On 1 February, Victorians will turn out in their hundreds to call for the cancellation of a federal taxpayer-funded grant allocated to a new brown coal power station in Victoria. It’s a call that may soon be answered. One of the federal Energy Department’s first tasks of the year is to decide whether or not to cancel this grant, or be the biggest financiers of Australia’s next dirty coal-fired power station.
In case they need any more convincing, here’s the case for cancelling the grant.
A company called HRL want to build a commercial-scale coal-fired power station at Morwell, Victoria, using their coal-gasification technology which makes a brown coal power station as clean as black coal (that is, dirty). In 2006 they were awarded a $100 million grant by the Howard government but in over five years have failed to meet the conditions of the grant. That means so far, none of this money has been given to HRL by the Commonwealth.
In comes Prime Minister Gillard in 2010, committing that "no more dirty coal-fired power stations will be built in this country". Then the Clean Energy Future legislation passes, finally invoking the principle that generating carbon pollution is wrong and should be penalised. The Prime Minister issues a deadline to HRL, giving them until 31 December 2011 to meet the conditions of the grant. That deadline has now passed and HRL have still failed to satisfy their conditions.
Those conditions included locking in private funding, developing a plan for how they would achieve carbon capture and storage, and obtaining all legal approvals. With no evidence of the first two being presented and HRL’s partial EPA approval being contested in court (by various parties including HRL themselves), it is safe to say that HRL have failed to meet their deadline and their grant must now be cancelled.
If that’s not compelling enough, there’s a swag of other great reasons why HRL should not retain its $100 million grant.
Firstly, HRL wasn’t supposed to be awarded the grant in the first place! An expert panel reviewing HRL’s application back in 2006 found that due to technical and financial risks the project was not recommended for funding.
Furthermore, HRL’s works approval from the EPA is for a 300 Megawatt plant (i.e. half of what was applied for). The expert panel assessing HRL’s application in 2006 knew that it would not be economically viable at a scale less than 400 Megawatts.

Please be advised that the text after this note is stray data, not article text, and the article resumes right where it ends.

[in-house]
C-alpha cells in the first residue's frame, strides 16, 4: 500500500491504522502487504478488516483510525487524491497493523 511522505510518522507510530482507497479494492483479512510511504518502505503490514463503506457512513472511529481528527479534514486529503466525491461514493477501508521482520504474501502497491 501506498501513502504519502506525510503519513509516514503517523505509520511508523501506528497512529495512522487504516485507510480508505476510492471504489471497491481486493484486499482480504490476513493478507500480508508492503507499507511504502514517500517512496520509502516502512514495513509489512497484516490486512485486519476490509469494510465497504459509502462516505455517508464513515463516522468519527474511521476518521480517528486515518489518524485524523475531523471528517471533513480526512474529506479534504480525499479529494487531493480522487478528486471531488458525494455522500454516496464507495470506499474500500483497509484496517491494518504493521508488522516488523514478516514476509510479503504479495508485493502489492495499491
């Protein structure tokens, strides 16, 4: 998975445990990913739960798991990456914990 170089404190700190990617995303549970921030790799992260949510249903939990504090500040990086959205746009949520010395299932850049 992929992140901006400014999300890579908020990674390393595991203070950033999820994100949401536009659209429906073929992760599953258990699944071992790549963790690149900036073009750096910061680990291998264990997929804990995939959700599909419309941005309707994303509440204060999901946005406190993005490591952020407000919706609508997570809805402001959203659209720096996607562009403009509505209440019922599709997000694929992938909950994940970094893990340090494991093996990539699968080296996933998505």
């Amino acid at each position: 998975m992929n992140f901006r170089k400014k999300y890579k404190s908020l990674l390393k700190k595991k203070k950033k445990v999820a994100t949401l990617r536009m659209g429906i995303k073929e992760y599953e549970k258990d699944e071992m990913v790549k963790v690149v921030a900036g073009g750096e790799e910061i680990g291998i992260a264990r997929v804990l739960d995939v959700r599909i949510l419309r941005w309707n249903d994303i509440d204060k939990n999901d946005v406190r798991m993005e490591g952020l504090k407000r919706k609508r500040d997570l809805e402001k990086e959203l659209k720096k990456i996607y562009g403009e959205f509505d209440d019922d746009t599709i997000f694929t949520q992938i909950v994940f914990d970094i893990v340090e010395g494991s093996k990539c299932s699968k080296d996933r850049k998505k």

When the grant was awarded it was for a 400 Megawatt power station that was due to be operating in 2009. The current proposal is for a 600 Megawatts — and clearly we weren’t able to rely on HRL delivering their project by 2009.
And even if HRL built their plant at full scale, EPA advice is that it still would not be economically viable.
The funding deed for HRL’s grant was signed on 9 May 2008. It was a condition of the deed that the project commence within three months of the funding deed being executed. However, by 9 August 2008 there was no evidence to suggest that the project had commenced. HRL have failed to meet deadlines for their project milestones in the past, relying on extensions directly from the Minister.
While the project costs have ballooned in recent years, out from $750 million to $1.3 billion, financial support for HRL has dried up. The most significant financial development over the past four years is HRL’s joint venture partner, Harbin, pulling out of the project and taking $500 million with them. A number of domestic and international banks have gone on record as stating they have no interest in the project, including the big four of ANZ, Westpac, Commonwealth and National Bank.
Finally, there’s considerable opposition to the project. Last September, a poll of 600 Victorians showed that 67 per cent supported the government removing the grant and redirecting it towards renewable energy. Over 6000 people have so far signed a petition to Parliament calling for the grant to be withdrawn and invested instead in a clean, renewable energy future for Victoria.
There’s no shortage of substantial reasons to cancel HRL’s grant in other words.
And here’s one more: it’s 2012. We’re supposed to be moving towards a clean energy future. We’re not supposed to be allowing — let alone making the Australian taxpayer pay for — a project that would be both economically and environmentally disastrous. Retaining HRL’s grant would be wrong, pure and simple.
Over to you, Energy Department.
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